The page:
No debate about alternative electoral systems

Most Zimbabweans, including politicians and journalists, have little or no understanding of alternative electoral systems. In an attempt to rectify this, the Zimbabwe Election Support Network and the Media Institute of Southern Africa organized workshops for media practitioners earlier this year.

In addition, ZESN embarked on a country-wide outreach programme to enlighten the public on alternative electoral systems. At times they met with stiff resistance from Zanu (PF) officials and traditional leaders. Although the MDC seems to embrace the idea of proportional representation, an electoral system where parties would get seats proportional to votes garnered, they have only recommended this for Senate seats. They want a mixed system where FPTP is retained for the House of Assembly.

Zanu (PF) is unlikely to move away from FPTP which has assured them of victory throughout their 30 years of rule, despite the fact that their victories over the past decade have been strongly disputed, thus denying them legitimacy. Zanu (PF)s triumph at the polls have since 2000 been characterized by violence and intimidation and left hundreds dead and thousands injured and tortured. Thousands more have been displaced.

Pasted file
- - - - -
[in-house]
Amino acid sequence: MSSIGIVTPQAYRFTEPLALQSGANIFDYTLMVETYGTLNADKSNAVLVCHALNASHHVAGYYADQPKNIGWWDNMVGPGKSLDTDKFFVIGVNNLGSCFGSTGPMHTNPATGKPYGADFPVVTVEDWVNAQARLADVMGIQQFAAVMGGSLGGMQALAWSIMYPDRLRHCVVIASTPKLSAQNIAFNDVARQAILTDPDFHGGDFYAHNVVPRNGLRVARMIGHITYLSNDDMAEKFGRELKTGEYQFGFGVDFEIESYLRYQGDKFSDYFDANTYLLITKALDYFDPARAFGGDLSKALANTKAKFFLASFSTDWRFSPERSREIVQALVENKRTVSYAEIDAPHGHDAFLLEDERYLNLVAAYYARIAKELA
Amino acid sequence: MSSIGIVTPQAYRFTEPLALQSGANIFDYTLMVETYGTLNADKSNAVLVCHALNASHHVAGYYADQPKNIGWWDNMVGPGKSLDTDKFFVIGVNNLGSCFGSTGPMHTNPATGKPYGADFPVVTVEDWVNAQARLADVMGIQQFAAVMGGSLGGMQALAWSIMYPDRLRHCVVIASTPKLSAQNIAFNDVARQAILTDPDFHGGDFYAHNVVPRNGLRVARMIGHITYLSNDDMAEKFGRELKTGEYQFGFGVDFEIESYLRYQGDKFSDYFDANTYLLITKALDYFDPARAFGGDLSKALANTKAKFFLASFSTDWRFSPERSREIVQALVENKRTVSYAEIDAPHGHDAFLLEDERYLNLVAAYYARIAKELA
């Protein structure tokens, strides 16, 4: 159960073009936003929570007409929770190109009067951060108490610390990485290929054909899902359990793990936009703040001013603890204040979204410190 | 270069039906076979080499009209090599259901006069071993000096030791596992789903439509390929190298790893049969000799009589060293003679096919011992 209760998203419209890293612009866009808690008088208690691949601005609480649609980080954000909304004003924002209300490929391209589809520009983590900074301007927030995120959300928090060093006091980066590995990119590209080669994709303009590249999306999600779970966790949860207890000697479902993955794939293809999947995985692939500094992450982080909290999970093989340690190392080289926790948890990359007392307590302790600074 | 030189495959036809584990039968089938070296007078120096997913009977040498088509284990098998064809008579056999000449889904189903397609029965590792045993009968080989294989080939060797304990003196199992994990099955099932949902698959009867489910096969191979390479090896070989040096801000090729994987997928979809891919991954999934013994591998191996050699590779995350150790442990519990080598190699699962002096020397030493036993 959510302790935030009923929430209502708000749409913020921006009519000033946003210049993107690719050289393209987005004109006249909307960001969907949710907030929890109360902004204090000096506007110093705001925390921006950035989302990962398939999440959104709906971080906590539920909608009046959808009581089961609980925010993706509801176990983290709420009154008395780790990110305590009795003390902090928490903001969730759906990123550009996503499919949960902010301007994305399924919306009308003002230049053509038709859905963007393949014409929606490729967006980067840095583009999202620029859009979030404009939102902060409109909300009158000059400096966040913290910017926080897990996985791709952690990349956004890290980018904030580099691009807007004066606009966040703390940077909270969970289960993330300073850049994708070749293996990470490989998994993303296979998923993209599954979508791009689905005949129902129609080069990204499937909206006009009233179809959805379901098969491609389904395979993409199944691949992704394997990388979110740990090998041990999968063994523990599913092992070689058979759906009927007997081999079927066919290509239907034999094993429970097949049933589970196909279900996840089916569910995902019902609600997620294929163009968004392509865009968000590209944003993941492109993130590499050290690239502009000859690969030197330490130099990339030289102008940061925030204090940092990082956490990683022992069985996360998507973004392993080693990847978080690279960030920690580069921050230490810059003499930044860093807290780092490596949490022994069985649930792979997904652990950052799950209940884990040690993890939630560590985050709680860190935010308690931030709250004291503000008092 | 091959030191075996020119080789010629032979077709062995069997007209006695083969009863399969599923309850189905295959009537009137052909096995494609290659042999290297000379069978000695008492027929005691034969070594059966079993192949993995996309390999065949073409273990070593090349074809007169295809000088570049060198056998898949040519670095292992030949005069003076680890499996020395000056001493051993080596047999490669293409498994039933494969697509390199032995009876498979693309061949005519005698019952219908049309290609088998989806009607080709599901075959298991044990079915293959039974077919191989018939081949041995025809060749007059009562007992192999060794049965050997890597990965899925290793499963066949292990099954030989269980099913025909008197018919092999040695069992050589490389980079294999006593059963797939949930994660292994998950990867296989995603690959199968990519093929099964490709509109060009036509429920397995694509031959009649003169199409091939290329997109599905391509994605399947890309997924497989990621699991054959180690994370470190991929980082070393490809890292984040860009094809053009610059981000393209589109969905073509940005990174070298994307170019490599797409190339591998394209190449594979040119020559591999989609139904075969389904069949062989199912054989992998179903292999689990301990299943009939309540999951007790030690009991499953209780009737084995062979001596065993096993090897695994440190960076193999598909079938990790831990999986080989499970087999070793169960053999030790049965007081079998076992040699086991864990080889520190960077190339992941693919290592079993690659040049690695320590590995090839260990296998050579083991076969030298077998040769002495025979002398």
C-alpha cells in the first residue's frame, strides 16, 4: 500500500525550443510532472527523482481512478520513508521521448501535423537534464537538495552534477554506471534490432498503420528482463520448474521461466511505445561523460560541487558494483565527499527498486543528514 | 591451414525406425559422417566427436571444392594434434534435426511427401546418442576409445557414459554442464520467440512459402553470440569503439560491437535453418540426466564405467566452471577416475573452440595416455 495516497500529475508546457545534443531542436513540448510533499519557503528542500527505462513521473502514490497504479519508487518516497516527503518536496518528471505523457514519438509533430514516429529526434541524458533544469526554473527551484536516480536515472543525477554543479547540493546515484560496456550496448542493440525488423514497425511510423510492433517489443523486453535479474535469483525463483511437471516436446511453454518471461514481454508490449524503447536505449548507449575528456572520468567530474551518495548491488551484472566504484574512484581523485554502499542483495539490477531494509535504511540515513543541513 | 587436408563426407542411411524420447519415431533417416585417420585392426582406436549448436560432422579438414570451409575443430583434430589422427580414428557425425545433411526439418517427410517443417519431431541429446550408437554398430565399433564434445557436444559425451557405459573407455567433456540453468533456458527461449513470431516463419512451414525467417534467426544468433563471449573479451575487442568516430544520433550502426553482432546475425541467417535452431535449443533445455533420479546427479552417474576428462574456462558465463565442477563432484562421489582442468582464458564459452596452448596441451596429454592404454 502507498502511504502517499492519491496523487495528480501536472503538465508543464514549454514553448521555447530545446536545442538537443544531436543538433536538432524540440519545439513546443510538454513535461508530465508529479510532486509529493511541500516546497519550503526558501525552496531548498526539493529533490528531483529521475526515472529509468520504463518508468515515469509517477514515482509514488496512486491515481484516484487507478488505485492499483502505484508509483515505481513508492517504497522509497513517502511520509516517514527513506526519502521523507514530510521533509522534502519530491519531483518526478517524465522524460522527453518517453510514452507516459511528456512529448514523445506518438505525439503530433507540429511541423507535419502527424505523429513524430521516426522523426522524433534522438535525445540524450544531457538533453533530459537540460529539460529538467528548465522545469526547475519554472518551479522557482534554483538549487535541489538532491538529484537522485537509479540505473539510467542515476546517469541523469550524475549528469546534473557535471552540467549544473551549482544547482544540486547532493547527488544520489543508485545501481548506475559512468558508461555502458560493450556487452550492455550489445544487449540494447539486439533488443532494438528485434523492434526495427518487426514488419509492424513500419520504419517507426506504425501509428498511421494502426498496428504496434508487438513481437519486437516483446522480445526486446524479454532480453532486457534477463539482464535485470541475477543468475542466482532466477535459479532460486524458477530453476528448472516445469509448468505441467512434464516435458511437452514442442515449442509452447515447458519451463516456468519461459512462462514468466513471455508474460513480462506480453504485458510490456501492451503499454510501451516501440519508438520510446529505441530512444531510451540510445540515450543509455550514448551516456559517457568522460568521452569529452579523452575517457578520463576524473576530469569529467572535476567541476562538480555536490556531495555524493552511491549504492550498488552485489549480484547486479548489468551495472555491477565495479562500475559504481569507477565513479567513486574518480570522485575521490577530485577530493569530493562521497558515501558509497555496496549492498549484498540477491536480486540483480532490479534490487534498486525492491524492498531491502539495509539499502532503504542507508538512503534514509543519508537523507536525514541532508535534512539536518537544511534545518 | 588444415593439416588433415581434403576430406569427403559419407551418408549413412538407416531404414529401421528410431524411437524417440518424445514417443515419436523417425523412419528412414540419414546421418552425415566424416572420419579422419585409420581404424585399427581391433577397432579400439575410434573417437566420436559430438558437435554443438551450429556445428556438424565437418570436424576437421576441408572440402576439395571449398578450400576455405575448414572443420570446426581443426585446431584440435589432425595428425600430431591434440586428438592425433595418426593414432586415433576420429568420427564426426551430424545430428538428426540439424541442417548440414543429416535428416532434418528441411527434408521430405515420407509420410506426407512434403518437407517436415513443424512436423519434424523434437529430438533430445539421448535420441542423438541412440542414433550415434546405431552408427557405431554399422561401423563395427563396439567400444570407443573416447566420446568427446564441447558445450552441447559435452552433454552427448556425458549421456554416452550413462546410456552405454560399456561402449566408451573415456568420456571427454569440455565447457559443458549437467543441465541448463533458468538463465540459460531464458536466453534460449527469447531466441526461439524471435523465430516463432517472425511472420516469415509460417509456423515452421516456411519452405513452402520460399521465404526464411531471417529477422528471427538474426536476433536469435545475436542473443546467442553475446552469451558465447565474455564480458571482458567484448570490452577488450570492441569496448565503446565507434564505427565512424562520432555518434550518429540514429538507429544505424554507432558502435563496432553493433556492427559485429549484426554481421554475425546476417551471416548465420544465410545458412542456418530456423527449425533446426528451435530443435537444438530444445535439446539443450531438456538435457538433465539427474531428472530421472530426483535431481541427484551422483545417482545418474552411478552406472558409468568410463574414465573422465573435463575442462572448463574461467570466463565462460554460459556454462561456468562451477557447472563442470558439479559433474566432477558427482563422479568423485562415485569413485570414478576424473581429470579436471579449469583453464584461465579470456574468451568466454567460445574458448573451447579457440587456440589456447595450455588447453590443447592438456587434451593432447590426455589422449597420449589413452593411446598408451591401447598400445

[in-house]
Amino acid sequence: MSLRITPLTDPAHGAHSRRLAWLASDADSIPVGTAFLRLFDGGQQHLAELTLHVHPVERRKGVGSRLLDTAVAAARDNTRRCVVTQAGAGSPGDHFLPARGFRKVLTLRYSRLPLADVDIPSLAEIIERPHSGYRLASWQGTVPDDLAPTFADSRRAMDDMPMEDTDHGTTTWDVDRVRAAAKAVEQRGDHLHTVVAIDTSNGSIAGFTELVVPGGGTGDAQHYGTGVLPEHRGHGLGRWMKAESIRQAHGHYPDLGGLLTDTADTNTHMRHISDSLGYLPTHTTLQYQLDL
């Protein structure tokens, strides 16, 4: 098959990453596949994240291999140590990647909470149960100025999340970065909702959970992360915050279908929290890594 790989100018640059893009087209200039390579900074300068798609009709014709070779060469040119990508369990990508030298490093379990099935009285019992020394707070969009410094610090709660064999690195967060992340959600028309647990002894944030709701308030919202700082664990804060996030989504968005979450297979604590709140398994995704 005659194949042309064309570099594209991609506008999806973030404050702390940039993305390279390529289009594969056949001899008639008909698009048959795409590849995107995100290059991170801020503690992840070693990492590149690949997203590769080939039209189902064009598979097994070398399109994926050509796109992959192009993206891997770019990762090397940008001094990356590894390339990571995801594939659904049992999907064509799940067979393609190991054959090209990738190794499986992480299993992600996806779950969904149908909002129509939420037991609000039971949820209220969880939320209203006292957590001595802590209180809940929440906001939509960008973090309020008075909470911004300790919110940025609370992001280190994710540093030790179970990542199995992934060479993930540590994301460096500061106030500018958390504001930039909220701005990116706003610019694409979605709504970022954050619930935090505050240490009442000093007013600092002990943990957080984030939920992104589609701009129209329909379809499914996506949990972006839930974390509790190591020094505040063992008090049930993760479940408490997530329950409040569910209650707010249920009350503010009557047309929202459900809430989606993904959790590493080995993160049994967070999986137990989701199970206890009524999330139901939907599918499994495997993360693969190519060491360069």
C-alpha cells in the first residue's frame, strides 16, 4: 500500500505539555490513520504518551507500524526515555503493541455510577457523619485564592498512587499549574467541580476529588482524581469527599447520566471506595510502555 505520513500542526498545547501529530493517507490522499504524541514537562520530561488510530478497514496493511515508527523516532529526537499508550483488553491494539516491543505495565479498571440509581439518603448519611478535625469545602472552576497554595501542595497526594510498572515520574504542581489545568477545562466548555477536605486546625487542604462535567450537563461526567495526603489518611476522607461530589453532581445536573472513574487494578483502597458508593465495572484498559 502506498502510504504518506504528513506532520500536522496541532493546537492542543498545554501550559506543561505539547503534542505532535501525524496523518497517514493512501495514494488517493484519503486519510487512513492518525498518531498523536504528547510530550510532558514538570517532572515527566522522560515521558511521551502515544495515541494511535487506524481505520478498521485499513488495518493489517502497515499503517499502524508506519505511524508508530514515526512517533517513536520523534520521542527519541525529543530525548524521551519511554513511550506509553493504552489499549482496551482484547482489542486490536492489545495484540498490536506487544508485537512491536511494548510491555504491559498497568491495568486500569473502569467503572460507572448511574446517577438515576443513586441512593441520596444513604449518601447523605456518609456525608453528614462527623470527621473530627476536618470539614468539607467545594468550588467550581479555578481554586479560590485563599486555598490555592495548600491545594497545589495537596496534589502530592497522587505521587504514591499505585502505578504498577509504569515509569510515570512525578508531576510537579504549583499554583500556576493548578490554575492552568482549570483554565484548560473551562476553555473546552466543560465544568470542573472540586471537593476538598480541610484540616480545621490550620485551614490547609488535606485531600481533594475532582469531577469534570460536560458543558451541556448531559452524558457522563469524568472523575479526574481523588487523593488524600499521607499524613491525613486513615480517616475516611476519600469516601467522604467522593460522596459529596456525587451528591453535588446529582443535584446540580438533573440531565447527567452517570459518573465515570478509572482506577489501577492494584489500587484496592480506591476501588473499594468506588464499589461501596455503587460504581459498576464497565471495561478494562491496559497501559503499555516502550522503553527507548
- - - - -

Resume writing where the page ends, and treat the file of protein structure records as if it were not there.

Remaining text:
South Africa, which adopted proportional representation (or PR) from the beginning has fared well and done much better, particularly in including women in the cut throat business of politics. Some analysts believe both Zanu (PF) and the MDC are avoiding ranking members according to seniority because of squabbles among the ranks. Weeks before the South African parliamentary polls last year, the African National Congress published a 200-member list which ranked ANC members by seniority from the president downwards.

Because the ANC polled 69 percent of the vote nationally, a similar percentage of those on the list then got into parliament. The SA parliament is the only parliament with a 40 percent female representation, achieved through a deliberate policy to achieve gender equality. Zimbabwes House of Assembly has only managed to bring in 14 percent womens representation in an expanded House and a 33 percent representation in the 60-member senate. In cabinet, the engine-room of government, the figure is even lower. – Article first published on Reporting Transitional Zimbabwe website, A MISA-Zimbabwe initiative. Reproduced with permission.

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